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Outsourcing the State Second Pension

By: J.A.J Aaronson - Updated: 1 Oct 2010 | comments*Discuss
Outsourcing The State Second Pension

The State Second Pension, or S2P, is one of the most complicated benefits available to employees. It has been the focus of some controversy and consternation amongst taxpayers, both for the complexities of its administration and its perceived failure in achieving its stated aims.

However, employers still have an obligation to offer the State Second Pension to employees, and it is therefore important that both parties understand the nature of this benefit.

What is the State Second Pension?

The State Second Pension replaced SERPS as a means by which employees can accumulate a larger state pension fund to be drawn upon when they retire. In general, those on lower incomes (those earning less than £28,000 per year) will benefit from S2P, while those on higher incomes would have been better off with SERPS.

Classing the State Second Pension as a benefit is somewhat misleading; in fact, it is a statutory responsibility for all employees; self-employed individuals do not have access to the scheme as it relies on Class 1 National Insurance Contributions, which the self-employed do not pay. However, this element of the state pension is generally provided on an occupational basis, and employees will therefore tend to consider it as part of their benefit package.

The State Second Pension is currently woefully un-lucrative. While there is the potential for S2P payments to reach a maximum of around £140 per week, most pensioners with access to the State Second Pension or SERPS are currently receiving around £12 per week. As such, many have considered it, in its original form, to be an inefficient method of saving for retirement.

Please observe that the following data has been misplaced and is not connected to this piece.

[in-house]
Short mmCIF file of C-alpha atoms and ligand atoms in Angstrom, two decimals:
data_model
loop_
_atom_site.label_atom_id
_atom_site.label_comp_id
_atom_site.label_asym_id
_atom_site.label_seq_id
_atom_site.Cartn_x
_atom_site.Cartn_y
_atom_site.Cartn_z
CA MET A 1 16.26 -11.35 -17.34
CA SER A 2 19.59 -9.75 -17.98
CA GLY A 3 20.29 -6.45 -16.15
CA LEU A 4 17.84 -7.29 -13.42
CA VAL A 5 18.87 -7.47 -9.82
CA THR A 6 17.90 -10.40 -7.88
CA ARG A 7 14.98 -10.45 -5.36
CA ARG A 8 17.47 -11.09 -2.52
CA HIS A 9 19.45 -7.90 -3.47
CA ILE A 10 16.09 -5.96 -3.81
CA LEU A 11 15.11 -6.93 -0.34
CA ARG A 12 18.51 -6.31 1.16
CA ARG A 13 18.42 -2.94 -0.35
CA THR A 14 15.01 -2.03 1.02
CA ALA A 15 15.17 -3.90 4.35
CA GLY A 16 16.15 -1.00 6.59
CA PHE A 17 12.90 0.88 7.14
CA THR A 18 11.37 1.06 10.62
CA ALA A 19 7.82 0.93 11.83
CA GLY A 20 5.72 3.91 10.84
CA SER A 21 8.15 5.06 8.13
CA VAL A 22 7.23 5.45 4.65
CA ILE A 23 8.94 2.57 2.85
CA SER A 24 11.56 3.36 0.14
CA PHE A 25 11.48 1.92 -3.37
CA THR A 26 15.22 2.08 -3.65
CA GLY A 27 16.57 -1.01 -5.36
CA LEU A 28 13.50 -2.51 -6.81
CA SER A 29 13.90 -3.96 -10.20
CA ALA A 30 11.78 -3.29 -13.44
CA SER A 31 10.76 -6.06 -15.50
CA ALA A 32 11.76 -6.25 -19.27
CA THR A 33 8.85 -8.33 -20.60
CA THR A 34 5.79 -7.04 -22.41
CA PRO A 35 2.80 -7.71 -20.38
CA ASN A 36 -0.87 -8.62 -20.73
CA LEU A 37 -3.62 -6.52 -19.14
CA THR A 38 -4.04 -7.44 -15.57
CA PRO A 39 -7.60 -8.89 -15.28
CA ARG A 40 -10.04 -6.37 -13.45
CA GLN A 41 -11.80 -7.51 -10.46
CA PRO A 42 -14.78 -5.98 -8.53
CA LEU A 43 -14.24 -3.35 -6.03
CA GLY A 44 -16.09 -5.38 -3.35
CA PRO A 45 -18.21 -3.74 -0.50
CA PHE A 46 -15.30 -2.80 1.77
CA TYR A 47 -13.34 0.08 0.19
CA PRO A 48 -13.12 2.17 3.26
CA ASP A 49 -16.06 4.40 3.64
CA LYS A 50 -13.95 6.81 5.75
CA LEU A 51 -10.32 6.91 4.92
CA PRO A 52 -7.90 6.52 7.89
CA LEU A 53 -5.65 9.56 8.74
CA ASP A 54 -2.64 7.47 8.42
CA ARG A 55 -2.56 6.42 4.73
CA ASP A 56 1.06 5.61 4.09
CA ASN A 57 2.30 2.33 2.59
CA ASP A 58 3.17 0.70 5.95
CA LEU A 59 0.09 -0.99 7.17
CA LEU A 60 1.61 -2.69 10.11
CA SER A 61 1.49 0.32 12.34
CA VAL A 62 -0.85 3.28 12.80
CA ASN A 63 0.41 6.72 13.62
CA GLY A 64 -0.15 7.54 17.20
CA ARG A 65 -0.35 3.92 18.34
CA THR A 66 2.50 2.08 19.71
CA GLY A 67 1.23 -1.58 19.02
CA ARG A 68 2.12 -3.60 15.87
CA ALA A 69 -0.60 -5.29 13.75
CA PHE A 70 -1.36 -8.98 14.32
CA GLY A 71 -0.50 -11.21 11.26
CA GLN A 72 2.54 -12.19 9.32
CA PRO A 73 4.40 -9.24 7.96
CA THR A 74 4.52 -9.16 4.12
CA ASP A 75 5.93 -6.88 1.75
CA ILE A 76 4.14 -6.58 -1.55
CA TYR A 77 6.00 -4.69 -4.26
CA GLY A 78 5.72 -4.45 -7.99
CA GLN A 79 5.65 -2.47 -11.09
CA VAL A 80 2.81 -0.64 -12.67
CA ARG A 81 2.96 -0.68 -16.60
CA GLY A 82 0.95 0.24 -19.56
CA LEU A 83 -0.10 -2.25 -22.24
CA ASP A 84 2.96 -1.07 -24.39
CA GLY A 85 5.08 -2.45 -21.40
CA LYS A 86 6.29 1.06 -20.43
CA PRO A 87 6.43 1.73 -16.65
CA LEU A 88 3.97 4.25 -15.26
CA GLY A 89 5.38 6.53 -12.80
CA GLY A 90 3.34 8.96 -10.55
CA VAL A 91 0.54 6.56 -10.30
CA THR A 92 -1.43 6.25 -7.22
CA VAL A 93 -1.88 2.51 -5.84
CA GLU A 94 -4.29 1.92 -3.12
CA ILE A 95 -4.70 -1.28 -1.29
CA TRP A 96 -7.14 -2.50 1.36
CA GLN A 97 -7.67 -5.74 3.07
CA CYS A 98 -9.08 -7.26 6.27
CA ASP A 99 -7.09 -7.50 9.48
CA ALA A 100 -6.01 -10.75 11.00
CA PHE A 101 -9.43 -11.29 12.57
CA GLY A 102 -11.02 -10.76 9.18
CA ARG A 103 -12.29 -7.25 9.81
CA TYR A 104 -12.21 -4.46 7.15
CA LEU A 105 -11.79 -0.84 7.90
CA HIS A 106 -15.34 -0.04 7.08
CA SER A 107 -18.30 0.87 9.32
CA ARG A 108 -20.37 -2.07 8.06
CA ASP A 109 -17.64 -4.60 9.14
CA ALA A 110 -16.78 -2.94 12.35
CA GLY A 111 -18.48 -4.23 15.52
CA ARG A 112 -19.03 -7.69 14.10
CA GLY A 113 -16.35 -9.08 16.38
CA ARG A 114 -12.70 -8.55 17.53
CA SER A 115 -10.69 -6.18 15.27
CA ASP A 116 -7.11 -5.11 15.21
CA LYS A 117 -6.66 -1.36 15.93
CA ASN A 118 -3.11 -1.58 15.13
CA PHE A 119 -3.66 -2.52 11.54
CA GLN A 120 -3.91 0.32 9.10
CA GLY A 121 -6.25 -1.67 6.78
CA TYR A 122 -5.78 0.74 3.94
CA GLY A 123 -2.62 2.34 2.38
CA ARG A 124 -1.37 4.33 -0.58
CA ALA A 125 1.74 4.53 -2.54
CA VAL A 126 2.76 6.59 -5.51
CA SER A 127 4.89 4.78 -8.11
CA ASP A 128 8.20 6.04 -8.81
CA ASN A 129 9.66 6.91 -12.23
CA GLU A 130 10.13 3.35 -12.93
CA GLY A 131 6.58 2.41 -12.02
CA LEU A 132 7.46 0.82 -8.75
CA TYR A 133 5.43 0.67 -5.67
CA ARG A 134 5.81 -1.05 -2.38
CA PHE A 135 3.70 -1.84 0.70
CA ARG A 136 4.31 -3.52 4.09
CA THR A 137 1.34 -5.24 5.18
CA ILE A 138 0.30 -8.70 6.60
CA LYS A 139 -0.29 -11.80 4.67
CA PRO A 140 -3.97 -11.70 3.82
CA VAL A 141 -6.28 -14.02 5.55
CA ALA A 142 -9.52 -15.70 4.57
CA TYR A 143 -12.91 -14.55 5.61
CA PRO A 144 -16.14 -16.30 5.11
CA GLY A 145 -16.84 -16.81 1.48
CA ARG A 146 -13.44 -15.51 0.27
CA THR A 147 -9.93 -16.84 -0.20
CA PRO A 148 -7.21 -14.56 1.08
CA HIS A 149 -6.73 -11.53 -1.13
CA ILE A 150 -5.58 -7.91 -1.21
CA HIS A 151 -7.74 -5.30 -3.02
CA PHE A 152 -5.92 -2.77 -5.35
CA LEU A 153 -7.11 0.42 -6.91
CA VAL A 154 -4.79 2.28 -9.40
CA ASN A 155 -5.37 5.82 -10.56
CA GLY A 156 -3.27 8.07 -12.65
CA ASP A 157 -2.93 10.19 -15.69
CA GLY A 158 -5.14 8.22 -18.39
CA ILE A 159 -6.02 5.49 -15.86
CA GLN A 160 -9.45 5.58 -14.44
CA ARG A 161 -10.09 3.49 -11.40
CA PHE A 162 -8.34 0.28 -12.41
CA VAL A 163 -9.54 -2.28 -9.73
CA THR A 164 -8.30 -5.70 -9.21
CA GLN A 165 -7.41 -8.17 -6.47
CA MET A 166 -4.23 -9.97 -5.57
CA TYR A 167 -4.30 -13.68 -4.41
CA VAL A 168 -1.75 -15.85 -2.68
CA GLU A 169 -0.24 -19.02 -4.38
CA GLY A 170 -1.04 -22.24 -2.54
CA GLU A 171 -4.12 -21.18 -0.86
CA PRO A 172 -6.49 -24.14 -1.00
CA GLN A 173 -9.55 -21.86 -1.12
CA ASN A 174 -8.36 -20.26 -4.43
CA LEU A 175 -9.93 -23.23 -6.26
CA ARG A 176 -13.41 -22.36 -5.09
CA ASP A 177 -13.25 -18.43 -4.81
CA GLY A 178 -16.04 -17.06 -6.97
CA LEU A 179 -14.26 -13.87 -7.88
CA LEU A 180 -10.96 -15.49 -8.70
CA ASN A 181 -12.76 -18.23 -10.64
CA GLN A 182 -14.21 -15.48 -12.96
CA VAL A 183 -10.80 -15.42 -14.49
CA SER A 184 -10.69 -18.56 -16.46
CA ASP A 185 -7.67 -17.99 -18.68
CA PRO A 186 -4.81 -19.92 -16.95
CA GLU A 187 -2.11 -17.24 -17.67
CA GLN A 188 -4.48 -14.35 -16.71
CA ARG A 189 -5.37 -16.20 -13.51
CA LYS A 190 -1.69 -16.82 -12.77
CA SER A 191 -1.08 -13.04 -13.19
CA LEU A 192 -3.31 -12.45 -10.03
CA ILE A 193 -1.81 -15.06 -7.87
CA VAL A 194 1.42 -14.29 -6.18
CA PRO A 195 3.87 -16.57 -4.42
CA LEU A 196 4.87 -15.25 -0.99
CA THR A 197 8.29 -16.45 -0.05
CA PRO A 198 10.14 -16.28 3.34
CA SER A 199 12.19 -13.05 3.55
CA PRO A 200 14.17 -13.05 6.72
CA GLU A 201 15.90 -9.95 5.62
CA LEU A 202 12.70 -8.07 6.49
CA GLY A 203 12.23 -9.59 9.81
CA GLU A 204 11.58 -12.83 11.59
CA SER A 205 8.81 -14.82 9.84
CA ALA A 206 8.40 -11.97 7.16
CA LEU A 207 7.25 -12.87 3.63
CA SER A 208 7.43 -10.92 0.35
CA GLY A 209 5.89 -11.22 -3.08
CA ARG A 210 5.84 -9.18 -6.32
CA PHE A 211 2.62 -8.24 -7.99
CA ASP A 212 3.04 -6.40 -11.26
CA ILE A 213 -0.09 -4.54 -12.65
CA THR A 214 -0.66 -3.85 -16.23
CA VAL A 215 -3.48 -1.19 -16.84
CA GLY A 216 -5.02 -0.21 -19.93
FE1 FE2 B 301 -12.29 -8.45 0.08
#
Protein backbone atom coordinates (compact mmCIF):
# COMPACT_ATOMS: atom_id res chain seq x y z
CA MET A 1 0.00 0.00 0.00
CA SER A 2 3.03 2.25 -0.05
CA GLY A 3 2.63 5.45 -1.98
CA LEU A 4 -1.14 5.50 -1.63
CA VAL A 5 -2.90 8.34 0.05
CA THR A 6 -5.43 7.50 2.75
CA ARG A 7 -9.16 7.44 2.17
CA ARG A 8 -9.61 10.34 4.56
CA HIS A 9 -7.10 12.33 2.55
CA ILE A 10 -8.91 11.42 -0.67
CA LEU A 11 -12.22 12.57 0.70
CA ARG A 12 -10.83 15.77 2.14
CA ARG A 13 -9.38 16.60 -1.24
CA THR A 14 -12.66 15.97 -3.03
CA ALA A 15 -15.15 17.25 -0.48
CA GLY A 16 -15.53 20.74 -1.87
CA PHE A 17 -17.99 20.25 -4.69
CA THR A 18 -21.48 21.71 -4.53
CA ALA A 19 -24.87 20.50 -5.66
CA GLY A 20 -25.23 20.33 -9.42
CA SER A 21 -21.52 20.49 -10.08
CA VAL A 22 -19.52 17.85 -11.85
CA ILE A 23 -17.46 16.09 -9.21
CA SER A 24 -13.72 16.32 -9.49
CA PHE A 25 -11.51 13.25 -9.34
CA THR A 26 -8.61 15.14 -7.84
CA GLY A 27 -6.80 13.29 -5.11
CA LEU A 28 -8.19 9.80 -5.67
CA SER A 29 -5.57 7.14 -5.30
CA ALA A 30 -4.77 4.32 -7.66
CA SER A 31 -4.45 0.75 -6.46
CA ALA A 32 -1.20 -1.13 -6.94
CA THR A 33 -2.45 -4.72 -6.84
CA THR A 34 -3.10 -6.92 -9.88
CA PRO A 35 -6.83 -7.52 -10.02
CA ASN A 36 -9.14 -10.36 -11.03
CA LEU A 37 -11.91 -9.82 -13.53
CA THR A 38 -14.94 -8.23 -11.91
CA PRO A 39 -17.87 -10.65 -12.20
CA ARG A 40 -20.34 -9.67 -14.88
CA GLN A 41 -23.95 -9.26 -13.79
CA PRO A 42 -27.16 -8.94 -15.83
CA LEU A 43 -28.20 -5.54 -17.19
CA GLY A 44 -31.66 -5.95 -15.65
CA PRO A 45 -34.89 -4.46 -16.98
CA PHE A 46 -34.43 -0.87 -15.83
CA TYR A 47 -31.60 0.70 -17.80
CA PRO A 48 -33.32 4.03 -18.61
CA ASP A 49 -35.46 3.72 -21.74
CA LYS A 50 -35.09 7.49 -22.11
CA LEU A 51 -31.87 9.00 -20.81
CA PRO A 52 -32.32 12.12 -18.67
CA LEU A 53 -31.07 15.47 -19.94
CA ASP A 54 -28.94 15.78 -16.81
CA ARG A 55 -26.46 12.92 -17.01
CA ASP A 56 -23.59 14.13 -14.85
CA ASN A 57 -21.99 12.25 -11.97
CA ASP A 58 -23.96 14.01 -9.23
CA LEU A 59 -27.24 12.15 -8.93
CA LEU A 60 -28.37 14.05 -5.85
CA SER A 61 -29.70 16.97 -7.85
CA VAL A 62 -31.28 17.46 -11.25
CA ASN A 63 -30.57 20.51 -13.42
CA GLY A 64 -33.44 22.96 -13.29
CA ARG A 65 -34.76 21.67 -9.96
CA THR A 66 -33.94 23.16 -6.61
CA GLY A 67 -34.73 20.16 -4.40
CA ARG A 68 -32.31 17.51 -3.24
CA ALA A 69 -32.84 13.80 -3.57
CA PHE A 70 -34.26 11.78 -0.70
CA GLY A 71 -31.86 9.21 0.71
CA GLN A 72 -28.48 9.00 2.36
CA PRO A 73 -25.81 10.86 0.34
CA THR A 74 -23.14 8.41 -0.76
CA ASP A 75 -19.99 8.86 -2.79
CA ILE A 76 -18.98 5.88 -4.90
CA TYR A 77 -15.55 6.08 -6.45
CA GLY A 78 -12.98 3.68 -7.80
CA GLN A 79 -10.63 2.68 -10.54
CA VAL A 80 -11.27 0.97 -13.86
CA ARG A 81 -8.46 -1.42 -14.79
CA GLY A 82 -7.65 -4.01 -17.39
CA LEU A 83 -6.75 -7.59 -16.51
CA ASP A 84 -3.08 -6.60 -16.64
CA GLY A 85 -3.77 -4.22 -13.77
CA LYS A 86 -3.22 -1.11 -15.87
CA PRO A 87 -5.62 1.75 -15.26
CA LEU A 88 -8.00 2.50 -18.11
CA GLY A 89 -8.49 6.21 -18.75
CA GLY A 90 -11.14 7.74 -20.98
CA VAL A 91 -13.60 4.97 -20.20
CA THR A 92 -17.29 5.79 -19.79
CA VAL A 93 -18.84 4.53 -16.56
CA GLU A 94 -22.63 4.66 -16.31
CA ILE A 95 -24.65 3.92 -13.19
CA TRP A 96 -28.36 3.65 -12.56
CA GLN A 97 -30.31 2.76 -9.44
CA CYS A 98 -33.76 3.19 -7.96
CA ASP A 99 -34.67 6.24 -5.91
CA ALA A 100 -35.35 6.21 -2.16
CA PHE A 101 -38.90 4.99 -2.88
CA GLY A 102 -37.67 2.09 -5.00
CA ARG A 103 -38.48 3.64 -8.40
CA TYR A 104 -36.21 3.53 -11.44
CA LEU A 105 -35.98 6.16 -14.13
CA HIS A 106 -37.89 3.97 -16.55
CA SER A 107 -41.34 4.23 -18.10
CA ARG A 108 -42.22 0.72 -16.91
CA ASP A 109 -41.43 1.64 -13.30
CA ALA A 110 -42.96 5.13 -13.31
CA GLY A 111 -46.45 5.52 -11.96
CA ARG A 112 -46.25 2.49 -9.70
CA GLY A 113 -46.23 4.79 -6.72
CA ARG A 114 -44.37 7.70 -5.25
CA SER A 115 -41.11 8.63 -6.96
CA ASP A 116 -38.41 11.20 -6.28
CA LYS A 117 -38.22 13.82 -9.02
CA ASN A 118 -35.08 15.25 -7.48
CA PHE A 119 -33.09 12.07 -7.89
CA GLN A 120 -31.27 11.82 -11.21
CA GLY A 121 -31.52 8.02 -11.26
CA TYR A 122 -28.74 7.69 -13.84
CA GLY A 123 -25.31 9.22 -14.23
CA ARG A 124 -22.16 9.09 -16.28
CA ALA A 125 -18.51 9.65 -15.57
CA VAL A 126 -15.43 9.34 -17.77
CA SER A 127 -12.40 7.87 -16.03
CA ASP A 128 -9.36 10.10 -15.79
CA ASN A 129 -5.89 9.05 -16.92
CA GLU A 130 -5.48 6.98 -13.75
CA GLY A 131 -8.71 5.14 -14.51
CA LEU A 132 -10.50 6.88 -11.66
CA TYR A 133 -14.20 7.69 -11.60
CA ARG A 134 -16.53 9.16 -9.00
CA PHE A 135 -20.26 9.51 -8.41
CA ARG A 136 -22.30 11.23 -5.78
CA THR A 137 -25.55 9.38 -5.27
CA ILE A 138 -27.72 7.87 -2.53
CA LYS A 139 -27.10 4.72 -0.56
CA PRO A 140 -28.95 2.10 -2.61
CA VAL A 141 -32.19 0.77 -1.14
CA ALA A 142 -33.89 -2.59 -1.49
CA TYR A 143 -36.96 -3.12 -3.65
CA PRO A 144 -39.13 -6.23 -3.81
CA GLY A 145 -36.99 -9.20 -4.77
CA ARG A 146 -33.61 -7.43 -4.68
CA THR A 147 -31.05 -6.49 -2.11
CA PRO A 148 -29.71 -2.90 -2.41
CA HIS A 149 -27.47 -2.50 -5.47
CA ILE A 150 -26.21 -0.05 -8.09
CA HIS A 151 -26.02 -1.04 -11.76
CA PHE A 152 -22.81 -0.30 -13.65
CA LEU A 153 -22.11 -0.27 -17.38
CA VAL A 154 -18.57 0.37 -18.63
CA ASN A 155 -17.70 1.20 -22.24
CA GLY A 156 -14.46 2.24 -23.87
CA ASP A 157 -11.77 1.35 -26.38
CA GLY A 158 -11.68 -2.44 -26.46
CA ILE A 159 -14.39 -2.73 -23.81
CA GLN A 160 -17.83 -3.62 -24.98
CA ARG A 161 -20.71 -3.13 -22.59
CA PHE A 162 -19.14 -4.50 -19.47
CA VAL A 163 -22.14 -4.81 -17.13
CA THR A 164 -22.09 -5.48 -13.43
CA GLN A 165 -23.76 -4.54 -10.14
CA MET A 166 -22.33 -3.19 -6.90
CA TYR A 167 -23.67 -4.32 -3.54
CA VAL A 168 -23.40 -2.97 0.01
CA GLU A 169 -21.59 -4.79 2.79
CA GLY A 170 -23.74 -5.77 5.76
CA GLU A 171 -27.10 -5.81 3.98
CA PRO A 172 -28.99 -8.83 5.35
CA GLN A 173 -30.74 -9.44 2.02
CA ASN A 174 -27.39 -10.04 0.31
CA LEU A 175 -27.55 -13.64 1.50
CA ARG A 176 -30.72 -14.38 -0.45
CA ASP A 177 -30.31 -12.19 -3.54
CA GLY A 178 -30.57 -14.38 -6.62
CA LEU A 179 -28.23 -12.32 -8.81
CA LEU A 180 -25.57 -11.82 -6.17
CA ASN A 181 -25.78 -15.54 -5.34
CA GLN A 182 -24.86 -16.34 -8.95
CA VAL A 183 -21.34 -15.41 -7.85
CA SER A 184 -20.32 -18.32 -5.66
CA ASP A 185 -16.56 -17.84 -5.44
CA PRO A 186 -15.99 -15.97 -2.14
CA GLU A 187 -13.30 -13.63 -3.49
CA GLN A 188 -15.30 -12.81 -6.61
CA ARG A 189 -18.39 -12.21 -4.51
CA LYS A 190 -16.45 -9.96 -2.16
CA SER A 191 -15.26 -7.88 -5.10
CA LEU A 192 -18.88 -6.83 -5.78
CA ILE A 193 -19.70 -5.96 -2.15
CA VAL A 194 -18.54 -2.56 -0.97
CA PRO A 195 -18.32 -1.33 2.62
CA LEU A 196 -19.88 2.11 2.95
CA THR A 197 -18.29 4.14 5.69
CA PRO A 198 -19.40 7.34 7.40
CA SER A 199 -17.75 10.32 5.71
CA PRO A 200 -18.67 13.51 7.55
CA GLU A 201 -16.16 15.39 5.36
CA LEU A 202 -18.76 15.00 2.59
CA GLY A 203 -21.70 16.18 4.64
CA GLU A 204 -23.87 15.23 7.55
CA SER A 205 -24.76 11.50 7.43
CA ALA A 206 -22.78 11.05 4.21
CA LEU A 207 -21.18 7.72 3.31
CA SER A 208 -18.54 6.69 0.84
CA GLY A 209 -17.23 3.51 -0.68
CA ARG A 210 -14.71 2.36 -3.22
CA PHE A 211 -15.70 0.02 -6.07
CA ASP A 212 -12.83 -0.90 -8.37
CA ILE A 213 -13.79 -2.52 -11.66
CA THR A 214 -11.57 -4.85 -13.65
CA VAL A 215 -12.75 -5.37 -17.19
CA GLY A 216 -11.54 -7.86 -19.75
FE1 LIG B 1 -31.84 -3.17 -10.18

As a result, some employees have opted to contract out S2P or SERPS, depending on which applies. Contracting out is the only way to gain an exemption, and many individuals have been encouraged to do so by employers and salespeople who have suggested that their earning potential is higher if they contract out their scheme.

It is in the interests of employers to encourage contracting out, as they will pay lower National Insurance Contributions. However, as has been shown, contracting out is frequently not in the best interests of employees.


When an employee chooses to contract out the State Second Pension, the government pays a cash rebate in lieu of contributions.

This rebate is then invested in another type of pension fund, generally a money purchase scheme. However, there are significant potential pitfalls for those who choose to contract out. In the first instance, there is no guarantee that the private fund will perform as well as the standard S2P arrangement.

Indeed, most funds of this type rely on the stock market for their growth, and there is no guarantee that the markets will go up. Furthermore, contracting out is out of the question for older employees as there is little potential for growth of the fund before retirement. That said, if you are a young employee with confidence in the markets, then contracting out of the Second State Pension may well be the best option.

Many employees have been mis-sold financial products, with many being pressured into contracting out when it was not in their interests to do so. Similarly, many people contracted out of SERPS and do not realise that this means they will also be contracted out of S2P. If you chose to contract out of SERPS but wish to contribute to S2P, it is vital that you contact your tax office immediately.

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